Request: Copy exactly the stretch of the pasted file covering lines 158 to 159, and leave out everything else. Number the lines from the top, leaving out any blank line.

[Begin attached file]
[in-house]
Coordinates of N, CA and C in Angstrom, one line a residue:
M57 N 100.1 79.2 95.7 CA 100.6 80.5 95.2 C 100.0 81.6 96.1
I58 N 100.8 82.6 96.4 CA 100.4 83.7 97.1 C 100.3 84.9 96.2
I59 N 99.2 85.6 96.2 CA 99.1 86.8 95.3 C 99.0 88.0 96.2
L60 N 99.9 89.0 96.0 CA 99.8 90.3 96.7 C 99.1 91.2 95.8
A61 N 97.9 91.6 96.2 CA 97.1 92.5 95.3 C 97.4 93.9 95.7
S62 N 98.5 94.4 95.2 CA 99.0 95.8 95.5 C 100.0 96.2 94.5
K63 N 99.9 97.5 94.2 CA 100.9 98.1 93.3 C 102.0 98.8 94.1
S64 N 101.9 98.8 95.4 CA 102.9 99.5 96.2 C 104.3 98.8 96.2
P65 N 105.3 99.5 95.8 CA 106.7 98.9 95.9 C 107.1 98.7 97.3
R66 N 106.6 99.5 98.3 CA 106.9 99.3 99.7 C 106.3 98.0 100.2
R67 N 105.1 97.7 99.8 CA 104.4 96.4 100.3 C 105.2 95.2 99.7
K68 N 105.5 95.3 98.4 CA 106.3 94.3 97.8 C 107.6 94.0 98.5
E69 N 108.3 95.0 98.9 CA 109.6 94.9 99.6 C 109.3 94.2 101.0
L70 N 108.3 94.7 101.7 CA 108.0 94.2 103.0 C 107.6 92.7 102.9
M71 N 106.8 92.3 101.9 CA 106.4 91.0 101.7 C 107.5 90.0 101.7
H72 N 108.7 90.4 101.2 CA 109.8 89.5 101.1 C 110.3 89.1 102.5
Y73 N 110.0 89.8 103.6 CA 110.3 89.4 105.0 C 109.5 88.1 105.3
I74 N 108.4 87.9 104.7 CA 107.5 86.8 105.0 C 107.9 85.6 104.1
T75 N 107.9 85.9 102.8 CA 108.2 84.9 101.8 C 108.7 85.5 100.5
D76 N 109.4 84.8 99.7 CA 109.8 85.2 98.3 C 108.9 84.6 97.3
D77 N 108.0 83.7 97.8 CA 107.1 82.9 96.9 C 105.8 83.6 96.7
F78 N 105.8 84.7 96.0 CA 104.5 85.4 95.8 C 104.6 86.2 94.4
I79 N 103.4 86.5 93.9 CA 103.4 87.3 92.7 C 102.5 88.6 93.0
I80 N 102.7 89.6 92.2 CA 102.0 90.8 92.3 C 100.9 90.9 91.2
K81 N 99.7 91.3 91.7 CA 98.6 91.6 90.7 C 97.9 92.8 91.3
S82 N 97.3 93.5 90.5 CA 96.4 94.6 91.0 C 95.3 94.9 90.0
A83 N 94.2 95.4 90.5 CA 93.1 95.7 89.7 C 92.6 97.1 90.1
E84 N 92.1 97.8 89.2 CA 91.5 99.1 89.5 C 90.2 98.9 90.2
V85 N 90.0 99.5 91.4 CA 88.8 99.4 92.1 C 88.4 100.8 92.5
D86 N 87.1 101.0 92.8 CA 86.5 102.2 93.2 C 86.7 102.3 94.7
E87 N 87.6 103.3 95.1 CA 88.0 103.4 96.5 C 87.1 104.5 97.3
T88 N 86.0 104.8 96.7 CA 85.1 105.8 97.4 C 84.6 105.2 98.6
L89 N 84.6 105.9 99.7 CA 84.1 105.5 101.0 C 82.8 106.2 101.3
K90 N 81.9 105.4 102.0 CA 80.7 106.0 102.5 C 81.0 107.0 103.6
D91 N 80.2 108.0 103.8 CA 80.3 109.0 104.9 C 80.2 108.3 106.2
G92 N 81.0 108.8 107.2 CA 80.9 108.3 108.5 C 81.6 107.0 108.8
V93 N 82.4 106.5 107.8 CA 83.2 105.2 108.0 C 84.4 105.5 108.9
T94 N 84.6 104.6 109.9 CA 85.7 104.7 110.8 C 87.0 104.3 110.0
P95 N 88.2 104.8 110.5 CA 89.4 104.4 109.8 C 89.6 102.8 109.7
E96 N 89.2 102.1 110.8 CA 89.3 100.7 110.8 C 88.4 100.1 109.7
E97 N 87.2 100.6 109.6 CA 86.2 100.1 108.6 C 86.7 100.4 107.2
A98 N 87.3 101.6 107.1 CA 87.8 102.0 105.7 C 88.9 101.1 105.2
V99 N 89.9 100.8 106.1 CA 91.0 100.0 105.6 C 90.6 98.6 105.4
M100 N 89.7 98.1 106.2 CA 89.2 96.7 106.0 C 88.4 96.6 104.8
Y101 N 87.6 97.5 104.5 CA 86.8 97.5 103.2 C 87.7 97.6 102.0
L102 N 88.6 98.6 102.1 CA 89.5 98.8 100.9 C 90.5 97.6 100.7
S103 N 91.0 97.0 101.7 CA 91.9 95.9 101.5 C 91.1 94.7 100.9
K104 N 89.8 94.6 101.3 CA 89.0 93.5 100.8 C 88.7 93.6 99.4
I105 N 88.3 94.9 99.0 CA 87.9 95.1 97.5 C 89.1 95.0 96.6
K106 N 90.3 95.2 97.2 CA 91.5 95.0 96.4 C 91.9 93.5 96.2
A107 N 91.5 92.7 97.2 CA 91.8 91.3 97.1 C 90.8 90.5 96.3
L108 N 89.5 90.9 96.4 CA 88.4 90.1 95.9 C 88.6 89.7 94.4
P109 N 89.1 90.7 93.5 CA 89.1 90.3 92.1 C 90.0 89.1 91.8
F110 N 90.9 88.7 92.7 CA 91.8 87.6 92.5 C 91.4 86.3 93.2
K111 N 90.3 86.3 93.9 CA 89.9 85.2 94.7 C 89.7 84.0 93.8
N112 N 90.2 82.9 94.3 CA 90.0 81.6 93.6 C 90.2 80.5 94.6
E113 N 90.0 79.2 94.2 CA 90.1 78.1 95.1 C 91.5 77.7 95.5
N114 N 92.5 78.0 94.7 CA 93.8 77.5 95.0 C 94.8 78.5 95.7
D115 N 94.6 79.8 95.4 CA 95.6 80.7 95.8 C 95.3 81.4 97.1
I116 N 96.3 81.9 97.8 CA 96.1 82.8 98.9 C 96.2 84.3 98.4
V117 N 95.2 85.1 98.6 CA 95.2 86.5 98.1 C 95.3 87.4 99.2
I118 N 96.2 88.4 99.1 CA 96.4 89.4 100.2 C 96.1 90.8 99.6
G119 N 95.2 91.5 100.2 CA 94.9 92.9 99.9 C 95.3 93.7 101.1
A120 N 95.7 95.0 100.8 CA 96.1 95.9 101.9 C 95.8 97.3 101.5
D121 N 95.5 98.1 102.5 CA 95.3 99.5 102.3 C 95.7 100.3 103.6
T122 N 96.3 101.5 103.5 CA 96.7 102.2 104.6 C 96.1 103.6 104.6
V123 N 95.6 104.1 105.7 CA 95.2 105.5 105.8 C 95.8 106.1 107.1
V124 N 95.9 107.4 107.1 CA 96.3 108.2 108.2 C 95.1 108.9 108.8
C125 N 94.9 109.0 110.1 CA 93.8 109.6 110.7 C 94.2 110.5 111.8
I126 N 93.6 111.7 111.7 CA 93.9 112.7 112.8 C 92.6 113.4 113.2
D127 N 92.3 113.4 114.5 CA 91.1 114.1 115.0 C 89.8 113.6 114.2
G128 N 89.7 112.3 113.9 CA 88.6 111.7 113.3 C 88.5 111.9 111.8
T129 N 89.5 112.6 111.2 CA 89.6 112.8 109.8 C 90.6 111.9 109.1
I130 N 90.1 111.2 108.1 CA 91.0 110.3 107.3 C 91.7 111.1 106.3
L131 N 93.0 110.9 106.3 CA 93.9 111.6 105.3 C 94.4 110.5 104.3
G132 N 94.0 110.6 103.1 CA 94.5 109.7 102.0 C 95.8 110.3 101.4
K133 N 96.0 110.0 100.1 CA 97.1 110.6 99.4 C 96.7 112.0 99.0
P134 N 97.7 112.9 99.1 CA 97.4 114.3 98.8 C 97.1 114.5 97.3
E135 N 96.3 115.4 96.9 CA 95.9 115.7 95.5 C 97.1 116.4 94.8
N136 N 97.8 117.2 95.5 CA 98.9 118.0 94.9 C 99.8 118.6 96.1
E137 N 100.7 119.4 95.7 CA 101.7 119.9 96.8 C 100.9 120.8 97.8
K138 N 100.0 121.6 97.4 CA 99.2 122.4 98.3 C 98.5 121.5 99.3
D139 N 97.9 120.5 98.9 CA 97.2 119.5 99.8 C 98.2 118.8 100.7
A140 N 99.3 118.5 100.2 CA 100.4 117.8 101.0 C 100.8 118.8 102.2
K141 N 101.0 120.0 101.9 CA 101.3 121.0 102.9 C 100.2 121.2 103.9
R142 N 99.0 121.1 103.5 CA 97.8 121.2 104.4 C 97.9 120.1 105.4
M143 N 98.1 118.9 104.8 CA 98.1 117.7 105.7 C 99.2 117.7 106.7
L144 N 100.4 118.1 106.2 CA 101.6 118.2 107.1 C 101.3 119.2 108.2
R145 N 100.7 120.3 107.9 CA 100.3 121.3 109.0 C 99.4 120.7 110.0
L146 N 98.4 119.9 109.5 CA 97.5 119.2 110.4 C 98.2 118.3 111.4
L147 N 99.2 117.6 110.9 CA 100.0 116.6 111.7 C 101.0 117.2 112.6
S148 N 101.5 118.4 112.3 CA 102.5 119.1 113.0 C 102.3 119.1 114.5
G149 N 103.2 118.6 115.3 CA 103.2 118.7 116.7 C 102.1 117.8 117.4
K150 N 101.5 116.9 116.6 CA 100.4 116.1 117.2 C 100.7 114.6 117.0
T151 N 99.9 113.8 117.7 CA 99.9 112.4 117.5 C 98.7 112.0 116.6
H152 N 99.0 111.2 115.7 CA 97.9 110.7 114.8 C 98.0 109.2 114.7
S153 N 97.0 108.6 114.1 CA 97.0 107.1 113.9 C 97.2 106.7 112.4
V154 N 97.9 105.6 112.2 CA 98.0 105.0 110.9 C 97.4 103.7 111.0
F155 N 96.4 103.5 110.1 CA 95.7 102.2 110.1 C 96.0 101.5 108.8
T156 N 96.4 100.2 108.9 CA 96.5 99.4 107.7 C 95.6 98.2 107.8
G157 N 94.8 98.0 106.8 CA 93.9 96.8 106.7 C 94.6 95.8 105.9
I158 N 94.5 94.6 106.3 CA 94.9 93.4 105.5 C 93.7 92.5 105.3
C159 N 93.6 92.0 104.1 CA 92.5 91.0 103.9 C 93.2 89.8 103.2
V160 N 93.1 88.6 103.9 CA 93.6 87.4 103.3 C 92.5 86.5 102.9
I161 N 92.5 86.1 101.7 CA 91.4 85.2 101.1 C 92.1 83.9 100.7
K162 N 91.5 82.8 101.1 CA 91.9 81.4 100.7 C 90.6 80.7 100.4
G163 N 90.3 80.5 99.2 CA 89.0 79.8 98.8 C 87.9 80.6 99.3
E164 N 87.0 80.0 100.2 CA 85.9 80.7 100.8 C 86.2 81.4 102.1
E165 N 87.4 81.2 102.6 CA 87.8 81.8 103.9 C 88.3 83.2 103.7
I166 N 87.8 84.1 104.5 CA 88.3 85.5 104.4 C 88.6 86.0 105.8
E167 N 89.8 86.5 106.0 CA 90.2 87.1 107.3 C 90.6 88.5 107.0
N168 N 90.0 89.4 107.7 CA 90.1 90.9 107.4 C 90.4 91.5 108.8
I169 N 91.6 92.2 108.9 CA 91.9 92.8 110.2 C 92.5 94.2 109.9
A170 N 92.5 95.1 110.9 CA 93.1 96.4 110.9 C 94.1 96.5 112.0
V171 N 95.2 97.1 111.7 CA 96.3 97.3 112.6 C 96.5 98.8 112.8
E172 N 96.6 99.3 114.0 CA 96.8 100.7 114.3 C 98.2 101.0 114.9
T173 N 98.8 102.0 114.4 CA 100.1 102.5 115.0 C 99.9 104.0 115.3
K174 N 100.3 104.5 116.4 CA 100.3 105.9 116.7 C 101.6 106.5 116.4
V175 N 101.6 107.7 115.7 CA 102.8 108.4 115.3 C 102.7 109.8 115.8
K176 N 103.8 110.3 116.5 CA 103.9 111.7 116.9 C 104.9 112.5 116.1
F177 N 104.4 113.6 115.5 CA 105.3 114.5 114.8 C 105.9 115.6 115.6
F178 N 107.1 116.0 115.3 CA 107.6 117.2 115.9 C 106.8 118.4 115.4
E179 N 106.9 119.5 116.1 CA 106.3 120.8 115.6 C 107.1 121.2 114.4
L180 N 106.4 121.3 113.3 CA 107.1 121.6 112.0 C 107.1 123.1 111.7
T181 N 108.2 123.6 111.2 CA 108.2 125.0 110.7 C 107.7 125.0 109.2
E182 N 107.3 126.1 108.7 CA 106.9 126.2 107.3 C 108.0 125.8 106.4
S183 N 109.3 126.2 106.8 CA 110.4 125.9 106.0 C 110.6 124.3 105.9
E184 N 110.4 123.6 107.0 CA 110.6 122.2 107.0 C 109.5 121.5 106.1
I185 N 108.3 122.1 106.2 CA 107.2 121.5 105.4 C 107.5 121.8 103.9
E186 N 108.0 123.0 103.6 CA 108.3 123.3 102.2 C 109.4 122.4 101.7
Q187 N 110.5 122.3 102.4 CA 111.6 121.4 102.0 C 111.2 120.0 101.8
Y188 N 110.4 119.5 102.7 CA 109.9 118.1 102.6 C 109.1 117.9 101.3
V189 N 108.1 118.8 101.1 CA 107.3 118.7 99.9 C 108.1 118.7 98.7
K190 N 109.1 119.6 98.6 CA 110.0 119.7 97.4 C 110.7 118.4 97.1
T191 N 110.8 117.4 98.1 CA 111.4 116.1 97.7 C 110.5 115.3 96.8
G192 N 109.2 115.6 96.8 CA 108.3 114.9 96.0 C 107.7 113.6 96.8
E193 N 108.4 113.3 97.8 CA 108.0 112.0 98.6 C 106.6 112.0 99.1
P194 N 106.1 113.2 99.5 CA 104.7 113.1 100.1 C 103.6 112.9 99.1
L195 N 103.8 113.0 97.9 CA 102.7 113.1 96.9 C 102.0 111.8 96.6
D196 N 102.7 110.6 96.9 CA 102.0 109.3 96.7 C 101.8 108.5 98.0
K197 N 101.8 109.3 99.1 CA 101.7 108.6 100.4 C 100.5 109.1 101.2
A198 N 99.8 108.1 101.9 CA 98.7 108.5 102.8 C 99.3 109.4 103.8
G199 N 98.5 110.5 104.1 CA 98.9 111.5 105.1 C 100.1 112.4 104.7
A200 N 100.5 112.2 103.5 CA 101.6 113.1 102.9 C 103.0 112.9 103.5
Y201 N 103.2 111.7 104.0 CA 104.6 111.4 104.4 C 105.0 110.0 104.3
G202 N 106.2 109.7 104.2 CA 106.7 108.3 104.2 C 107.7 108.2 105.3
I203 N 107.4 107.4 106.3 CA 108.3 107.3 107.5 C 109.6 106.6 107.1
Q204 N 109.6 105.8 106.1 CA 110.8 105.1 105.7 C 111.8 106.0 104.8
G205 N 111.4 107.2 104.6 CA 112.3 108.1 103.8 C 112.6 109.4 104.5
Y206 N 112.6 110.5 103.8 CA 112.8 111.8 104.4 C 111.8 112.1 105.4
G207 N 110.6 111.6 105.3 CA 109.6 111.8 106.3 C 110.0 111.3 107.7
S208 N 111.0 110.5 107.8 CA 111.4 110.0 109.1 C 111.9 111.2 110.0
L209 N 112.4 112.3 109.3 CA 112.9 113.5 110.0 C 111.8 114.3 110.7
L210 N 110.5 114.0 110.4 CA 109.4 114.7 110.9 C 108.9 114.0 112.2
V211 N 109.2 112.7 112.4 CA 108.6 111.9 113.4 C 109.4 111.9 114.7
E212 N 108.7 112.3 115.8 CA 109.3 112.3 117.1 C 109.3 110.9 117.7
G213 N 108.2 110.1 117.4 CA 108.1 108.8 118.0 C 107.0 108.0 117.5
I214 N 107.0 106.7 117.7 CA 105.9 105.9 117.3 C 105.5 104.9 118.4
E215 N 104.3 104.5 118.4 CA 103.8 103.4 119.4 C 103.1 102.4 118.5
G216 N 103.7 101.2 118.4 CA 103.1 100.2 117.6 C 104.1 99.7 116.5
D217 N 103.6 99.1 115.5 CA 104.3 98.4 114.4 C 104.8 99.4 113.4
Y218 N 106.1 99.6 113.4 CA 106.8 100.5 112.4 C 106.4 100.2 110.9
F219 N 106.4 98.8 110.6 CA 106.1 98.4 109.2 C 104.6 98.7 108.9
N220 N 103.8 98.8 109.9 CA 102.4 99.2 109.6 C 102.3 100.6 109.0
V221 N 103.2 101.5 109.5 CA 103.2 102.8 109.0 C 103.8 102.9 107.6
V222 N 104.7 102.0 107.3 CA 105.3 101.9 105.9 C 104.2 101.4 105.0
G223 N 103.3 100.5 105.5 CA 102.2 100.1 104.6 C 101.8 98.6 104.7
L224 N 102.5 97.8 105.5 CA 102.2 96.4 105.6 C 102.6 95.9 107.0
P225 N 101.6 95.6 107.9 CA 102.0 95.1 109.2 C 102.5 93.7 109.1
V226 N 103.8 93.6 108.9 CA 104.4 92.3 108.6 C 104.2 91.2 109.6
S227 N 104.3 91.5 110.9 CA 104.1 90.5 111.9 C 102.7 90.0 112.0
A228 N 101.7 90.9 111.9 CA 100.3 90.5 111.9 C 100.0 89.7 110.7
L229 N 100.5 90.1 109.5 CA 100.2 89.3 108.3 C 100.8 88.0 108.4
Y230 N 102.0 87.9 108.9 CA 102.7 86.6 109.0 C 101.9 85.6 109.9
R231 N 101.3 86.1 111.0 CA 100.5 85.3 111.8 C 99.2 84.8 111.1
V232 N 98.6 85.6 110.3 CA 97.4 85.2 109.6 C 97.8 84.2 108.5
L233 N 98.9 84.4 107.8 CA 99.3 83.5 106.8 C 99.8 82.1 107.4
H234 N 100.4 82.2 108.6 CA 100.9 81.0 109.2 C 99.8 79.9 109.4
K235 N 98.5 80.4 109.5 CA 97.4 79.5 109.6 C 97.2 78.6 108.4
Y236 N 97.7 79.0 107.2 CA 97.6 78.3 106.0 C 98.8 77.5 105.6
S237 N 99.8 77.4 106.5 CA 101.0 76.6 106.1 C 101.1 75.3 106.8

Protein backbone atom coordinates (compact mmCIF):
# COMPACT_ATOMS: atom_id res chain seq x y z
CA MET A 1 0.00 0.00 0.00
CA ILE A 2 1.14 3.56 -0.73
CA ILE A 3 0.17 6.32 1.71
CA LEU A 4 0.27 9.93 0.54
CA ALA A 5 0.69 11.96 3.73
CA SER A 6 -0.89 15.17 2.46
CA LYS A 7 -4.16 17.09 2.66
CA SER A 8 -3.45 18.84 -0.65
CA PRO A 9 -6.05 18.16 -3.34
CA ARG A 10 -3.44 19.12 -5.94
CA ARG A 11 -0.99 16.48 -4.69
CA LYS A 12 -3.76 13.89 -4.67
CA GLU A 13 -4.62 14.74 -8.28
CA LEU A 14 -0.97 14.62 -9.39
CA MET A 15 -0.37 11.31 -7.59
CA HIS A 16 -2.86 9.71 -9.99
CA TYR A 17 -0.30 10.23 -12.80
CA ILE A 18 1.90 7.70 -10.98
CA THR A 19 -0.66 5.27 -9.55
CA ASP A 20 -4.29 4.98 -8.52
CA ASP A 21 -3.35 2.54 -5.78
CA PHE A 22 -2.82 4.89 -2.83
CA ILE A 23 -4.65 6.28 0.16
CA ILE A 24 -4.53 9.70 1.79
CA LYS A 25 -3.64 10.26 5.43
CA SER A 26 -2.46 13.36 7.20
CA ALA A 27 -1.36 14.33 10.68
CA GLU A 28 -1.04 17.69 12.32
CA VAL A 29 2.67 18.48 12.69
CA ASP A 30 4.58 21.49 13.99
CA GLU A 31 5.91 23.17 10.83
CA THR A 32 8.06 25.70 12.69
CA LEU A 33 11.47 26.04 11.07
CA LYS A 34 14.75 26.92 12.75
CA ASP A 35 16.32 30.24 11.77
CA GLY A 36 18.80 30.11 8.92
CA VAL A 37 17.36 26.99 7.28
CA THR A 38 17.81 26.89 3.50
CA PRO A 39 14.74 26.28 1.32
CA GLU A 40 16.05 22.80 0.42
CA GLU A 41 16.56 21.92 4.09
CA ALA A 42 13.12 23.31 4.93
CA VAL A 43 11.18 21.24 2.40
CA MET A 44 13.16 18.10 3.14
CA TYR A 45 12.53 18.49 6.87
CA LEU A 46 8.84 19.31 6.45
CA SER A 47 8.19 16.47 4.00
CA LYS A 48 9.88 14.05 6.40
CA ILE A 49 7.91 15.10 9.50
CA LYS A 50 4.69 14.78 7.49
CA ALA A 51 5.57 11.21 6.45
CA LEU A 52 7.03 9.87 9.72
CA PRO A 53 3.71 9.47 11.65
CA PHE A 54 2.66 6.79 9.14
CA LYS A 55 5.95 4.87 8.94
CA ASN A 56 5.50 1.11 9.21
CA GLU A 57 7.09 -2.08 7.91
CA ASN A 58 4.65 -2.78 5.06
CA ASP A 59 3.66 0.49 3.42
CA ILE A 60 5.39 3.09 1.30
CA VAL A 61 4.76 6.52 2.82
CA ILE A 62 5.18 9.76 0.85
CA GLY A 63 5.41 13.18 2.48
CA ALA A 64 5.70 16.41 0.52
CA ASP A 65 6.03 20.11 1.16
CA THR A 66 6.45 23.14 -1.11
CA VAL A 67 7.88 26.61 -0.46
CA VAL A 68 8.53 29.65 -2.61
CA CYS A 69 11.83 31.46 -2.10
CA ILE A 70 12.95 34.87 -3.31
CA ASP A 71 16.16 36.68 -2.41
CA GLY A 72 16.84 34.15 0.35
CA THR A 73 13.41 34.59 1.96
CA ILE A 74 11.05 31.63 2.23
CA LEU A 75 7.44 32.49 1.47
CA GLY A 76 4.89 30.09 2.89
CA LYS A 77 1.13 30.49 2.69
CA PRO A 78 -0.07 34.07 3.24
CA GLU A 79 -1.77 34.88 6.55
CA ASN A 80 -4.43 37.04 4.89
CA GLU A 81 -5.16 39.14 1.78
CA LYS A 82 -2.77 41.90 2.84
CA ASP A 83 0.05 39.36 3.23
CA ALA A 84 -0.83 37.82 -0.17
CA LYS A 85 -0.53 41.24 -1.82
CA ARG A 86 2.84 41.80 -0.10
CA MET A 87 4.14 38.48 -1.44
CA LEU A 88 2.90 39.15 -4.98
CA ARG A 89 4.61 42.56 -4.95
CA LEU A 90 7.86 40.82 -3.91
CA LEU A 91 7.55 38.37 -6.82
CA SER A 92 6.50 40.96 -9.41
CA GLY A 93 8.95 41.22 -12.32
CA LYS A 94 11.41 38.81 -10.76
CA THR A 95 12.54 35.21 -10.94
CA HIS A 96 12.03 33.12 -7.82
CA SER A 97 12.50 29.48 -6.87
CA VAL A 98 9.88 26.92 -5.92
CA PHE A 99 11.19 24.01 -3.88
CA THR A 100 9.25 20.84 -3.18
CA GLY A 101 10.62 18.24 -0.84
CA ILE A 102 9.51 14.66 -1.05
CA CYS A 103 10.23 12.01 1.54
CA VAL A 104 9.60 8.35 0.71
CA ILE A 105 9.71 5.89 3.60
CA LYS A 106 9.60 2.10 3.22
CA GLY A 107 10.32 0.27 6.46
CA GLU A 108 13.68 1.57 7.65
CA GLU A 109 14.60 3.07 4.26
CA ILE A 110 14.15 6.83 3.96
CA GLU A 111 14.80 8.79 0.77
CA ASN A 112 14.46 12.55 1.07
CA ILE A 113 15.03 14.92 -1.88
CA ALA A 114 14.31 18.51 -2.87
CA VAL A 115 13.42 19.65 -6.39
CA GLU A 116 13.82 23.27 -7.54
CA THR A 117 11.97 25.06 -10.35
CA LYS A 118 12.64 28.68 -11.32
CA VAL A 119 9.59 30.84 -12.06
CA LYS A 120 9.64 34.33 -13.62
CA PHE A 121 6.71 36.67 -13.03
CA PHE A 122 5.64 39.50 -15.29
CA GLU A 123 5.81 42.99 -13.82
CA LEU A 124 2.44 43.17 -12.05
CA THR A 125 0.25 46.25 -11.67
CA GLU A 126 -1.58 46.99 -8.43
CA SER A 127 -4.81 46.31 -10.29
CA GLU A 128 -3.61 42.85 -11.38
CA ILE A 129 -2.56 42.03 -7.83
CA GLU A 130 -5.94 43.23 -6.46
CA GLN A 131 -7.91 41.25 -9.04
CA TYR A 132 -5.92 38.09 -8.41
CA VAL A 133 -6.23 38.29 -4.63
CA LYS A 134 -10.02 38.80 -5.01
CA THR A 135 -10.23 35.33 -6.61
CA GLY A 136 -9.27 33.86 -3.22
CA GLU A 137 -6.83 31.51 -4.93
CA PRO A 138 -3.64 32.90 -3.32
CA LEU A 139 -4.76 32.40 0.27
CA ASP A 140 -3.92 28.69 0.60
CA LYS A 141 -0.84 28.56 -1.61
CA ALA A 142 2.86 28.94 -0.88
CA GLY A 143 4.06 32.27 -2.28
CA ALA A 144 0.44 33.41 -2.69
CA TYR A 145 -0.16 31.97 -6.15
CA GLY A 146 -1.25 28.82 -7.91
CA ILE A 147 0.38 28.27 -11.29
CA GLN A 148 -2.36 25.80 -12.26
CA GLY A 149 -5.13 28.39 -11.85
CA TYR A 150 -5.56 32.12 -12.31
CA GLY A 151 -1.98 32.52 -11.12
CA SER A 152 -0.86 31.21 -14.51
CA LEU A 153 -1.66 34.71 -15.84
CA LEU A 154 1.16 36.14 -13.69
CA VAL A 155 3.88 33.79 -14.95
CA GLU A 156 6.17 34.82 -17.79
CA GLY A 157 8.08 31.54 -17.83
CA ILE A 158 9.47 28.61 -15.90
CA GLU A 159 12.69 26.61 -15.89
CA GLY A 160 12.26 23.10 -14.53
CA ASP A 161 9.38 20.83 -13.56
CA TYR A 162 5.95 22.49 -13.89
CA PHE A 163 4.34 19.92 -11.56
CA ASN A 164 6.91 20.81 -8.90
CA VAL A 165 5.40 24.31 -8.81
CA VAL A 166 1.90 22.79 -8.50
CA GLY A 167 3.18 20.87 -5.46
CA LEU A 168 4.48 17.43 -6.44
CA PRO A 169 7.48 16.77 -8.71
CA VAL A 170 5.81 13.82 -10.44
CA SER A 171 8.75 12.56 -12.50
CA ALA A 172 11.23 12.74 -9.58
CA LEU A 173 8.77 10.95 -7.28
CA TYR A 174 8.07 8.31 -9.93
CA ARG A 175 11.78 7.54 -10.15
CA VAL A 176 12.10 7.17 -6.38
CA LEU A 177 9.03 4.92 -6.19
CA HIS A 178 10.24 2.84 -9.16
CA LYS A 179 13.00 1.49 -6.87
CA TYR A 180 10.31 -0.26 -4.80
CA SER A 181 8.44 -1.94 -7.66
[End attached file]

E212 N 108.7 112.3 115.8 CA 109.3 112.3 117.1 C 109.3 110.9 117.7
G213 N 108.2 110.1 117.4 CA 108.1 108.8 118.0 C 107.0 108.0 117.5